Croxall Cock and the JewelA BRISK young Cock, in company with two or three Pullets, his mistresses, raking upon a dunghill for something to entertain them with, happened to scratch up a jewel; he knew what it was well enough, for it sparkled with an exceeding bright lustre; but, not knowing what to do with it, endeavoured to cover his ignorance under a gay contempt. So, shrugging up his wings, shaking his head, and Cutting on a grimace, he expressed himself to this purpose: Indeed, you are a very fine thing; but I know not any business you have here. I make no scruple of declaring that my taste lies quite another way; and I had rather have one grain of dear delicious barley, than all the jewels under the sun.

THE APPLICATION

There are several people in the world, that pass, with some, for well-accomplished gentlemen, and very pretty fellows, though they are as great strangers to the true uses of virtue and knowledge, as the Cock upon the dunghill is to the real value of the jewel. He palliates his ignorance, by pretending that his taste lies another way: but whatever gallant airs people may give themselves upon these occasions, without dispute, the solid advantages of virtue, and the durable pleasures of learning, are as much to be preferred before other objects of the senses, as the finest brilliant diamond is above a barley-corn. The greatest blockheads would appear to under- stand, what at the same time they affect to despise; and nobody yet was ever so vicious,as to have the impudence to declare in public, that virtue was not a fine thing.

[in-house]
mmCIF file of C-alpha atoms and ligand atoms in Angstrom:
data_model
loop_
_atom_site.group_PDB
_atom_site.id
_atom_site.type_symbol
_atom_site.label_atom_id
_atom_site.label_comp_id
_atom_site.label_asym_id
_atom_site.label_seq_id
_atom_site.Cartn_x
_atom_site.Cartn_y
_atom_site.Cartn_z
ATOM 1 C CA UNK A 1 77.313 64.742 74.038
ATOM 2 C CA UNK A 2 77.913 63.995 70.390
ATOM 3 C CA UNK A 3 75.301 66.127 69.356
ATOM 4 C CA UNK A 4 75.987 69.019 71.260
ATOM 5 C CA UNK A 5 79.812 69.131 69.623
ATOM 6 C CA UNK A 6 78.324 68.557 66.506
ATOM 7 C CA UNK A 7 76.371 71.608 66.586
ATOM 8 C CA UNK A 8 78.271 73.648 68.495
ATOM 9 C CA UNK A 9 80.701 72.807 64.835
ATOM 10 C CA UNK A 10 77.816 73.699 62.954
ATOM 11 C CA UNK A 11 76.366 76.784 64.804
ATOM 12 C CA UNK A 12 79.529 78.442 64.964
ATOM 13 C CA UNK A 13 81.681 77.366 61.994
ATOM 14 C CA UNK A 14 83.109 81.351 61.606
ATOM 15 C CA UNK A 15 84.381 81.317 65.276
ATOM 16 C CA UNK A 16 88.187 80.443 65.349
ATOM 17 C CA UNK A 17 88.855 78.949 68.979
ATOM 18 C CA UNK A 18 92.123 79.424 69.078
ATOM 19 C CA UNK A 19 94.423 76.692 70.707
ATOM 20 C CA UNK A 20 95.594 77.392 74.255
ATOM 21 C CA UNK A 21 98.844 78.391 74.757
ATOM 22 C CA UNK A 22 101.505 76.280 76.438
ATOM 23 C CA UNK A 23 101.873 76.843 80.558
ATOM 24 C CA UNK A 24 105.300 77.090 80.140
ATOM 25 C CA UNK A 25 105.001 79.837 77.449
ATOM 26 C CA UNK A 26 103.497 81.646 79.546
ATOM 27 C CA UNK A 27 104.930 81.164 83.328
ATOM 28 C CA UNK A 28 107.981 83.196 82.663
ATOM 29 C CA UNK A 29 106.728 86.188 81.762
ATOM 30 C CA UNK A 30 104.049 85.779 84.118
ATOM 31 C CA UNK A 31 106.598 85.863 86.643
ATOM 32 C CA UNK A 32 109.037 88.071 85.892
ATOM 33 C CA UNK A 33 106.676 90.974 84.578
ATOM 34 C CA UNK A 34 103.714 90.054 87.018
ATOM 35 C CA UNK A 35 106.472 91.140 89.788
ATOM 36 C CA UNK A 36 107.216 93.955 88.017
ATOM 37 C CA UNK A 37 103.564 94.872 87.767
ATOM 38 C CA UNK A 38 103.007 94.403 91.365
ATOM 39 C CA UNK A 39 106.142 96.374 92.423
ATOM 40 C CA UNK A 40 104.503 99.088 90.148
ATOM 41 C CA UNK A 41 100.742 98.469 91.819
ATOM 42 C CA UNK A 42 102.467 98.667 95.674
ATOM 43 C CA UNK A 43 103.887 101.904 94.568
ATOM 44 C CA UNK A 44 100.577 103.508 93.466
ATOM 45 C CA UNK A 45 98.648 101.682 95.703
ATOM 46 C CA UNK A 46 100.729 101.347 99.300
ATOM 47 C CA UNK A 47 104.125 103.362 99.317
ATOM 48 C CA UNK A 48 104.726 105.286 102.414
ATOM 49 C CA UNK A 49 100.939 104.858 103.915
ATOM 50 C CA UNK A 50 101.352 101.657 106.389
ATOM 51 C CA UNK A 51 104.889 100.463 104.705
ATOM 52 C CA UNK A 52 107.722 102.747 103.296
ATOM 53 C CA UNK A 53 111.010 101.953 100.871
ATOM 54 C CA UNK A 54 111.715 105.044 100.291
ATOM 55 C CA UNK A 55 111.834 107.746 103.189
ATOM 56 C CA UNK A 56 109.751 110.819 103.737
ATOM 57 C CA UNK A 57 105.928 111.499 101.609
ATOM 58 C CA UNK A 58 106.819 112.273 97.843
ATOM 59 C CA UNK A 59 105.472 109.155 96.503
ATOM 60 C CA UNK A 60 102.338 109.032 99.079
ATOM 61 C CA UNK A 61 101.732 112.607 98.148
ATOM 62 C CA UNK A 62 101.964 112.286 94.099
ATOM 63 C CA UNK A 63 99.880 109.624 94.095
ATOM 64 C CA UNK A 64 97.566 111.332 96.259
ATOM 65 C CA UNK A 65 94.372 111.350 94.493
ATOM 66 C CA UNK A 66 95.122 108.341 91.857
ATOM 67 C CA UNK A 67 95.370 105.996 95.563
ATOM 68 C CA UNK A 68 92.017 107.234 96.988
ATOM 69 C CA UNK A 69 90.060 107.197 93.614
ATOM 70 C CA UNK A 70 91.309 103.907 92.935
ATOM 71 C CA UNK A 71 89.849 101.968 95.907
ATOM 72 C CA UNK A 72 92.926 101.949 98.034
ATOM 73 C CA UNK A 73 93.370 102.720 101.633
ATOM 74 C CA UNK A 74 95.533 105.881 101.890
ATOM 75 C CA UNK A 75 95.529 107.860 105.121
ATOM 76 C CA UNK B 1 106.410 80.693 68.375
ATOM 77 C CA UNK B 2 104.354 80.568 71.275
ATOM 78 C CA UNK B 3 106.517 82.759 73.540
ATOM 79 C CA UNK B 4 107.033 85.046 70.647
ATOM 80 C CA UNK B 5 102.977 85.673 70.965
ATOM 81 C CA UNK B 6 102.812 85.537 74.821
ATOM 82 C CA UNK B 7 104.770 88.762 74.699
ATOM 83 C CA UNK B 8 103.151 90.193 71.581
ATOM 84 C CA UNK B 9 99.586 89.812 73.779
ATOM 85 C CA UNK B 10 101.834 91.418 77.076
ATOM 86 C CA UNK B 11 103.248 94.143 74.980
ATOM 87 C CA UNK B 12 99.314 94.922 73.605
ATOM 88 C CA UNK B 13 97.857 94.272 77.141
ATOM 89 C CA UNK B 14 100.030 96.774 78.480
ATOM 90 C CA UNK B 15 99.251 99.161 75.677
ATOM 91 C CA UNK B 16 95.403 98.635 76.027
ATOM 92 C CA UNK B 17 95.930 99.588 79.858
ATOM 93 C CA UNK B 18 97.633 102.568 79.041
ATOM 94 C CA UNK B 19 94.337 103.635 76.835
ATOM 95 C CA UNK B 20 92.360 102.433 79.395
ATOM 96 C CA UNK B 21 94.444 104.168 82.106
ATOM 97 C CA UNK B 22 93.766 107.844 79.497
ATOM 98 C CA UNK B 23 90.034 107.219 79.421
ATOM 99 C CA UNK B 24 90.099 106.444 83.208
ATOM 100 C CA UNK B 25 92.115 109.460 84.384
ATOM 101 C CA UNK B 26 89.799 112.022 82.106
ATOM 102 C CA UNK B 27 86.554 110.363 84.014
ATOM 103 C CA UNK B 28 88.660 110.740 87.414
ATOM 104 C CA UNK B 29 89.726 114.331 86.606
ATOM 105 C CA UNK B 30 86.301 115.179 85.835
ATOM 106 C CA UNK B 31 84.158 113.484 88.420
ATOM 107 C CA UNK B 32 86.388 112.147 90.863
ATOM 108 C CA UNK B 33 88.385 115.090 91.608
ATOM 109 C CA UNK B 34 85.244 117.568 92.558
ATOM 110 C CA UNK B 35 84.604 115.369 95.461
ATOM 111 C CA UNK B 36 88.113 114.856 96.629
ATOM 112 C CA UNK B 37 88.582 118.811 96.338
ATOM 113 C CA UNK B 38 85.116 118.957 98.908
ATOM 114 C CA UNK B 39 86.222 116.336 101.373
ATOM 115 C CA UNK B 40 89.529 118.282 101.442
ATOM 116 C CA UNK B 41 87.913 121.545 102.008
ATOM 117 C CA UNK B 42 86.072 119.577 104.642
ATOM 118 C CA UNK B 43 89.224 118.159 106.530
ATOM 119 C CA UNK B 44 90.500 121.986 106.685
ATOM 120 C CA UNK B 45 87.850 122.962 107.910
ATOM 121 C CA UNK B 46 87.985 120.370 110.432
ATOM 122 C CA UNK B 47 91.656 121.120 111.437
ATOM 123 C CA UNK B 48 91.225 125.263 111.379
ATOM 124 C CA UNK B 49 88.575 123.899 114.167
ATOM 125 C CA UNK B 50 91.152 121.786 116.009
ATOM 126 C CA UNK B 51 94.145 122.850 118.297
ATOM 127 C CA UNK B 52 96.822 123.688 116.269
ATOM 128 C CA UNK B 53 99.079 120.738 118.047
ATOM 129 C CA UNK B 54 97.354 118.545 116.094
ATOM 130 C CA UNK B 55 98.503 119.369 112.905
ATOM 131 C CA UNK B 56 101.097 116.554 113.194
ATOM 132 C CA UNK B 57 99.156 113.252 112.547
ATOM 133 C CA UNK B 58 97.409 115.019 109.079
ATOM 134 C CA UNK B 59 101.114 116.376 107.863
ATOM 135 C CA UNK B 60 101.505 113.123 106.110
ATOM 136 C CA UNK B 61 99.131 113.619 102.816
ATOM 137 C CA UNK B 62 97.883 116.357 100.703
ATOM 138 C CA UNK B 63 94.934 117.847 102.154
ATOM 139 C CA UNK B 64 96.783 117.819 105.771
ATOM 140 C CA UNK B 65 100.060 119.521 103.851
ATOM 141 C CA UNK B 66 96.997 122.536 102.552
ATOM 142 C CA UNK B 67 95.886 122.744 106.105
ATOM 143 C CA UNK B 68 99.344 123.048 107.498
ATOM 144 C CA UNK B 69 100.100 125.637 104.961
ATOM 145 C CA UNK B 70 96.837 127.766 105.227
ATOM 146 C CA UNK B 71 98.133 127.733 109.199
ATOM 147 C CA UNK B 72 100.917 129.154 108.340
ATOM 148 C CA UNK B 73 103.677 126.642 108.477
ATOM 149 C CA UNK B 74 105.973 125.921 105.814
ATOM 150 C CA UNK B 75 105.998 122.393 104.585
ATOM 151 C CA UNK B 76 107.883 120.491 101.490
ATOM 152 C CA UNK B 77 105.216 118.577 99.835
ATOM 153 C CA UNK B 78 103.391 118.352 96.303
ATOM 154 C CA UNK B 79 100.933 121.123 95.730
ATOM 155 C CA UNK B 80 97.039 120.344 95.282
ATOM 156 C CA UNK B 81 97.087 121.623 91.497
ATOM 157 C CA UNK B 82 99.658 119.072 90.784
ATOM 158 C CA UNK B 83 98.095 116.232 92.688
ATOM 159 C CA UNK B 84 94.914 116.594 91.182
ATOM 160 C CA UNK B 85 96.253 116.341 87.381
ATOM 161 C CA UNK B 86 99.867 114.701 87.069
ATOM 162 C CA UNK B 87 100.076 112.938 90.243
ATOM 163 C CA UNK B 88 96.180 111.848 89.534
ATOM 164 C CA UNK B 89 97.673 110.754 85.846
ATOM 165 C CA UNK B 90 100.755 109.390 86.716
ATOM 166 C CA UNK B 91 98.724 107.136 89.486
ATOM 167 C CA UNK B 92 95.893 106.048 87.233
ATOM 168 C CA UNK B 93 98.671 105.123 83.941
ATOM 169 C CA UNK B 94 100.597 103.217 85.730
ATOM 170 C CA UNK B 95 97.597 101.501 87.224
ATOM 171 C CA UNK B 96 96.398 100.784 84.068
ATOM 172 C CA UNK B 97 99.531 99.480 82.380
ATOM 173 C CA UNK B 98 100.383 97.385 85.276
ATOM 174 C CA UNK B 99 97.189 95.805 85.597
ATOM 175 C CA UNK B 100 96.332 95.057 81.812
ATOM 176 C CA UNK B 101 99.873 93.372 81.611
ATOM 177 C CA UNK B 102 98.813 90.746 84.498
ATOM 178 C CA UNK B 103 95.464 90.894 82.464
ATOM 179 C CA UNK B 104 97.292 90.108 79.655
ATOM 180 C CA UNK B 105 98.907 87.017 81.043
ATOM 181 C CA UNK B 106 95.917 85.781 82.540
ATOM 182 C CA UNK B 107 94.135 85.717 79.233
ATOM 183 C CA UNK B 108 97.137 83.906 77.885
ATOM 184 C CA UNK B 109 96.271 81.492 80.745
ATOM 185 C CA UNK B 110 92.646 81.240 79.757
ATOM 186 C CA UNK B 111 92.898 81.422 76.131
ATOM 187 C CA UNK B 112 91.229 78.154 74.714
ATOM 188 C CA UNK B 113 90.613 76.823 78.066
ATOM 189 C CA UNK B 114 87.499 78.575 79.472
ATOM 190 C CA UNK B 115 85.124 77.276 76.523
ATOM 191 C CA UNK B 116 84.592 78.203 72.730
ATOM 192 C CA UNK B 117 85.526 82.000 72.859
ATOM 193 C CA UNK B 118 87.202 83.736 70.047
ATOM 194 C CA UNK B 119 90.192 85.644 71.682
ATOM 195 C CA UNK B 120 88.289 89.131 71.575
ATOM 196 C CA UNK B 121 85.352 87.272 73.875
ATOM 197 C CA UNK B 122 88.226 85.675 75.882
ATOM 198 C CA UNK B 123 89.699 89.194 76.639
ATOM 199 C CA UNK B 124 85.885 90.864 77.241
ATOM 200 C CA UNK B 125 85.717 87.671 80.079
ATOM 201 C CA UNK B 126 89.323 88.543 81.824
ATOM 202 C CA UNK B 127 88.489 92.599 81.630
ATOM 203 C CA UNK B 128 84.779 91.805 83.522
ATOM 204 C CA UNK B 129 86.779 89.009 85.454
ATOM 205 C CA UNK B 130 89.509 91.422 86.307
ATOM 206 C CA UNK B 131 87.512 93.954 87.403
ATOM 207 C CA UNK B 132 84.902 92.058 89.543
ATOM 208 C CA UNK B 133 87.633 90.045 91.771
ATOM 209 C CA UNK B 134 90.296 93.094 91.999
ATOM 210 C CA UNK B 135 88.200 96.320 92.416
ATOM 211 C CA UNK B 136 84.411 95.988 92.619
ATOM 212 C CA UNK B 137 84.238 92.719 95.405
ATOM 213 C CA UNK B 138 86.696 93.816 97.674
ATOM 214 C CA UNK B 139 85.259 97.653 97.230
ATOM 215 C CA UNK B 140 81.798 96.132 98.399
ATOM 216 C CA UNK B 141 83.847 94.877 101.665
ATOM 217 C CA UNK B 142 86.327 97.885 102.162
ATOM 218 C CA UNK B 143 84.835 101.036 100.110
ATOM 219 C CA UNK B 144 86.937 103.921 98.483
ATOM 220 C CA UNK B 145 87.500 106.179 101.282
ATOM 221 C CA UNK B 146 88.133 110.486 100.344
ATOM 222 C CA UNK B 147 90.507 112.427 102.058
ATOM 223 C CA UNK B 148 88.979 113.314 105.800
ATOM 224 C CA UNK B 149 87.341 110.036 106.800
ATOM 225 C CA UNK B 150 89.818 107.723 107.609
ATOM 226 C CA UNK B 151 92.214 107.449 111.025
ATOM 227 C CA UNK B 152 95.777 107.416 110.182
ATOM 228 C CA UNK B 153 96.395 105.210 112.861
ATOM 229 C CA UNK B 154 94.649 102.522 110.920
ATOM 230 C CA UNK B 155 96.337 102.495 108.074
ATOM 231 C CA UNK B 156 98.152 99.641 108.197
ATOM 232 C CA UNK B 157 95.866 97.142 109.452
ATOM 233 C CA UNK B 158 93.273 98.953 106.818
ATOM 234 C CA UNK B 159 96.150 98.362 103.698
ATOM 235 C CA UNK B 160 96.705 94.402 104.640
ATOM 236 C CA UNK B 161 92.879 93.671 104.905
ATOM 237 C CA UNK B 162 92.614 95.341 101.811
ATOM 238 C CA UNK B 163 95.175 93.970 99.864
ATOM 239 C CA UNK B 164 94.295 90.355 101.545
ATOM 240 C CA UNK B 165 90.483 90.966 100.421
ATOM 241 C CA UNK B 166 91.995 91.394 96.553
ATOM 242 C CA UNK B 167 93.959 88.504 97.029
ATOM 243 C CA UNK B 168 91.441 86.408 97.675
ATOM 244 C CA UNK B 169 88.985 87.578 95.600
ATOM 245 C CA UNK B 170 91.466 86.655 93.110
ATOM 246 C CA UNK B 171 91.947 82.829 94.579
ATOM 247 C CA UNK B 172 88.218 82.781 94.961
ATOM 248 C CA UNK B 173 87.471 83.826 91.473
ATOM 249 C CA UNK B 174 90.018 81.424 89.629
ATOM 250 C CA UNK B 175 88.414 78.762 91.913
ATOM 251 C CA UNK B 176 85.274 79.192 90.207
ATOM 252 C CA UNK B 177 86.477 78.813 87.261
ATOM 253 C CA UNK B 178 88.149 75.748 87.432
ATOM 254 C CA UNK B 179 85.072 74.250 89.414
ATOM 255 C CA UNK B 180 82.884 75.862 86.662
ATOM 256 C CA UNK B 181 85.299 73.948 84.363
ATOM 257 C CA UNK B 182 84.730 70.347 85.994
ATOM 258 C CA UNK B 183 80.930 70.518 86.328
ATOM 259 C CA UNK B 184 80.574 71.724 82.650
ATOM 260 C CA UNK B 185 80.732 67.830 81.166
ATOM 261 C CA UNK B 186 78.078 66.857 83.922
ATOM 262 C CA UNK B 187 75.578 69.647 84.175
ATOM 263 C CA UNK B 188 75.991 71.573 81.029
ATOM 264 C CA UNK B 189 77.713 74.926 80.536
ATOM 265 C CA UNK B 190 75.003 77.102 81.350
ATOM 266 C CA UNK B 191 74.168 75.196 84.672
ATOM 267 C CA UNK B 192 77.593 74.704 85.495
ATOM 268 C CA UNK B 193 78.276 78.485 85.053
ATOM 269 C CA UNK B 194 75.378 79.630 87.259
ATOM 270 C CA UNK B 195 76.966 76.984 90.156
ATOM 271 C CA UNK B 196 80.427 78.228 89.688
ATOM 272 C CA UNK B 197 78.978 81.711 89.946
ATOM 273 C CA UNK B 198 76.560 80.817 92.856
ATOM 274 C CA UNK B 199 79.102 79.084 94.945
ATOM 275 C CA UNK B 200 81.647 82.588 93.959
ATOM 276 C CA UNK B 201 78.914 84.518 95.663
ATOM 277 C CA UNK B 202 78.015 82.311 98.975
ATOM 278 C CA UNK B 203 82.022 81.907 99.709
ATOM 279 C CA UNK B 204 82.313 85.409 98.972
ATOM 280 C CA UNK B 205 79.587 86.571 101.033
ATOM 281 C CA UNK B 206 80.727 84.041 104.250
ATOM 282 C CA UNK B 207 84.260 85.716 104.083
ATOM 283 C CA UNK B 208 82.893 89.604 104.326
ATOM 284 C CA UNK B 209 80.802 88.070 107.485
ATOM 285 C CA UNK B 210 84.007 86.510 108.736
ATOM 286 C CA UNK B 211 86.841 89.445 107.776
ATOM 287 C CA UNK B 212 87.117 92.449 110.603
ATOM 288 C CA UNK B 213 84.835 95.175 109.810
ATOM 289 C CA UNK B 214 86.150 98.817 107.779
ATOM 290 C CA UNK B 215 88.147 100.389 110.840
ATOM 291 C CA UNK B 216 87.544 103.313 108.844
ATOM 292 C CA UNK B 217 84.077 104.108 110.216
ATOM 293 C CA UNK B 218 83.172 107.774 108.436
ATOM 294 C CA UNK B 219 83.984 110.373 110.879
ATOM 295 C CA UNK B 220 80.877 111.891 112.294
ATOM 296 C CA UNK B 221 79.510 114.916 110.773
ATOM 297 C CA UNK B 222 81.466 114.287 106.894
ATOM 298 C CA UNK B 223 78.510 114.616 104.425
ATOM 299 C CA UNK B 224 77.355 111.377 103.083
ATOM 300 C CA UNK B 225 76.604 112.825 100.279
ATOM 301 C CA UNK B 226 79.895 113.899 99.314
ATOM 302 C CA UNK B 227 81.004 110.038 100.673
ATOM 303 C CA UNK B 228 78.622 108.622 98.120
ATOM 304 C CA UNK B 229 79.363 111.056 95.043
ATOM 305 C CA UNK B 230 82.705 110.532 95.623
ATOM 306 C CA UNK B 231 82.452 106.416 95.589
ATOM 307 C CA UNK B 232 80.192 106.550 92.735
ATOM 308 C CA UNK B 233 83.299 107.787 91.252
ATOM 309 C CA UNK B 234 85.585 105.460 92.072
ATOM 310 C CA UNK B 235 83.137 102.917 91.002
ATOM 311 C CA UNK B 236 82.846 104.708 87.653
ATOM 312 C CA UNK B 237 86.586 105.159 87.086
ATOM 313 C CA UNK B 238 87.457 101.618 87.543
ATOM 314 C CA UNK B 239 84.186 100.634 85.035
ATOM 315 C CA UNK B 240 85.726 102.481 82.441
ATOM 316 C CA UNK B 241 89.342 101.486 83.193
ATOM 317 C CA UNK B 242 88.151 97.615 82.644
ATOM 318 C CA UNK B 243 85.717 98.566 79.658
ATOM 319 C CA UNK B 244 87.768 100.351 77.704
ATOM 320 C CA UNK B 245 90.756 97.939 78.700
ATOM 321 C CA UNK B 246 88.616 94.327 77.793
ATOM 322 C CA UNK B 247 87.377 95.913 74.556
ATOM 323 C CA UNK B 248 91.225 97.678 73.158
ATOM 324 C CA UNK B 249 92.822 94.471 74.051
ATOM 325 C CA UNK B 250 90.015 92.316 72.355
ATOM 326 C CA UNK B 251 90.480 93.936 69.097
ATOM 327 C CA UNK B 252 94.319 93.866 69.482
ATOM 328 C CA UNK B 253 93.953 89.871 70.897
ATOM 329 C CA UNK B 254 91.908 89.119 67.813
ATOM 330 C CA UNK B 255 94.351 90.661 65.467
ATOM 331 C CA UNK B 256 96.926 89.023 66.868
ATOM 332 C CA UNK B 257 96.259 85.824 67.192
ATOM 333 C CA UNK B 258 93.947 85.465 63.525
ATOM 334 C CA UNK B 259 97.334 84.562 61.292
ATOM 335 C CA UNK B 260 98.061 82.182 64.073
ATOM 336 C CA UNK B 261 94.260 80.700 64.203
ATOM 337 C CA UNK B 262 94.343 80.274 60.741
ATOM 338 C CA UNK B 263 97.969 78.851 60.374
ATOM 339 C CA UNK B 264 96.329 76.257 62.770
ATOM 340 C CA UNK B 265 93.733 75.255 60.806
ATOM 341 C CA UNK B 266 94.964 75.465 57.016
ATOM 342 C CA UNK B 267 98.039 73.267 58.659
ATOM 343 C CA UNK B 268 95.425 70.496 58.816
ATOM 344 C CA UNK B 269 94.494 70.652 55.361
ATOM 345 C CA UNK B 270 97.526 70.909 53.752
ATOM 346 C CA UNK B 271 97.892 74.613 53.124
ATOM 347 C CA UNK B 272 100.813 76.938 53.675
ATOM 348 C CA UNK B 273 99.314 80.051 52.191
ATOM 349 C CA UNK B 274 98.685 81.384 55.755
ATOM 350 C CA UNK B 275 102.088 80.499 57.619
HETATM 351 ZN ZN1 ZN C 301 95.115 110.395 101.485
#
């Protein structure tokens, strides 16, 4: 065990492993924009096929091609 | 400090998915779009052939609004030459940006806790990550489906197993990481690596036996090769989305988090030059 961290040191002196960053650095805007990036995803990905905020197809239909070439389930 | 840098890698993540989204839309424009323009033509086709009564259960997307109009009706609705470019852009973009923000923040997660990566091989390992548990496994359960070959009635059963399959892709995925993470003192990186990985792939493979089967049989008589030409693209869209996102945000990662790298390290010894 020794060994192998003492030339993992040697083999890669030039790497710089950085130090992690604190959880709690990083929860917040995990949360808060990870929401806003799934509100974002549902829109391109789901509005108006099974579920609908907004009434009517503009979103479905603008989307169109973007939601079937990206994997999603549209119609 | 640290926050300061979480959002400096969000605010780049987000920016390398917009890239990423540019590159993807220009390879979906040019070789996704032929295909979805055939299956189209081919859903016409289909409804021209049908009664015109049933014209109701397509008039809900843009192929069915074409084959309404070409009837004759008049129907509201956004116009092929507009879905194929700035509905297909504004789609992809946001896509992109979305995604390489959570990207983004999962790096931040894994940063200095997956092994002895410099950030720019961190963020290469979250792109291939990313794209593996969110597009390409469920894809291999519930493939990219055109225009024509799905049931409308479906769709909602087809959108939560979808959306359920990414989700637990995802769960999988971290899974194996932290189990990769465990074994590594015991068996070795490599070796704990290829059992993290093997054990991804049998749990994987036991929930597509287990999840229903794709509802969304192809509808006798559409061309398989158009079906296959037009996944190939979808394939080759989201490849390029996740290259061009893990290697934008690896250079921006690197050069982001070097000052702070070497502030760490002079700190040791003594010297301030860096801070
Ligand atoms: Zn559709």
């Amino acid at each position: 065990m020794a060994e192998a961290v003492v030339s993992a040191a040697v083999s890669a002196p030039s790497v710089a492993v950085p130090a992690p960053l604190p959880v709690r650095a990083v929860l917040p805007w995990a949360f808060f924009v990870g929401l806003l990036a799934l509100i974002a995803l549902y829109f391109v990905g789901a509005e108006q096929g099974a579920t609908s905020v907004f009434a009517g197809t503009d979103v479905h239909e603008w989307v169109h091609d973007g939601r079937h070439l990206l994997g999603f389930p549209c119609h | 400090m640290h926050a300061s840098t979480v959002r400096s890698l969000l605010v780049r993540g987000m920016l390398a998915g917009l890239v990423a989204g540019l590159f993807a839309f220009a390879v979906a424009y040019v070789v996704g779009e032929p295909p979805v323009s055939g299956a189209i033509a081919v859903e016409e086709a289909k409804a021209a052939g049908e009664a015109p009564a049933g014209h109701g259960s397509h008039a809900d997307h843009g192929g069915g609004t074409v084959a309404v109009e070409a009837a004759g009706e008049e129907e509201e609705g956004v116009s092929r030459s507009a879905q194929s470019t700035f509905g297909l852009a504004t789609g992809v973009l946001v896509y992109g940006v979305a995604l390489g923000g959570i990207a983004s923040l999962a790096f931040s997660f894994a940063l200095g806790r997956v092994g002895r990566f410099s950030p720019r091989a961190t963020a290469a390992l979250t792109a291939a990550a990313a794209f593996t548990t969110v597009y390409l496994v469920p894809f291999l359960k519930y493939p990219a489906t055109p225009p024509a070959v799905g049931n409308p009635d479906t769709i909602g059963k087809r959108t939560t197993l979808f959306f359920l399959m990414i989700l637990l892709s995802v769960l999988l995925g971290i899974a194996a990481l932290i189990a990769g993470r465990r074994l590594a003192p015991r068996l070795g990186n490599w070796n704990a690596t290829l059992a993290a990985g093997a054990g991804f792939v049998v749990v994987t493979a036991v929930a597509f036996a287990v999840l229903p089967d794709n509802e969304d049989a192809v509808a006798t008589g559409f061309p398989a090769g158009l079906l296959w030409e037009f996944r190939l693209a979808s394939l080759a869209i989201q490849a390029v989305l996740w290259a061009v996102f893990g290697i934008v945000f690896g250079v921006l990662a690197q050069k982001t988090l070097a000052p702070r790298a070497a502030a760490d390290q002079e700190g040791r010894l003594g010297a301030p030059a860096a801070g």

But still among the idle, sauntering young fellows of the age, who have leisure, as well to cultivate and improve the faculties of the mind, as to dress and embellish the body; how many are there, who spend their days in raking after new scenes of debauchery, in comparison of those few who know how to relish more reasonable entertainments! Honest, undesigning good sense is so unfashionable, that he must be a bold man, who at this time of day attempts to bring it into esteem.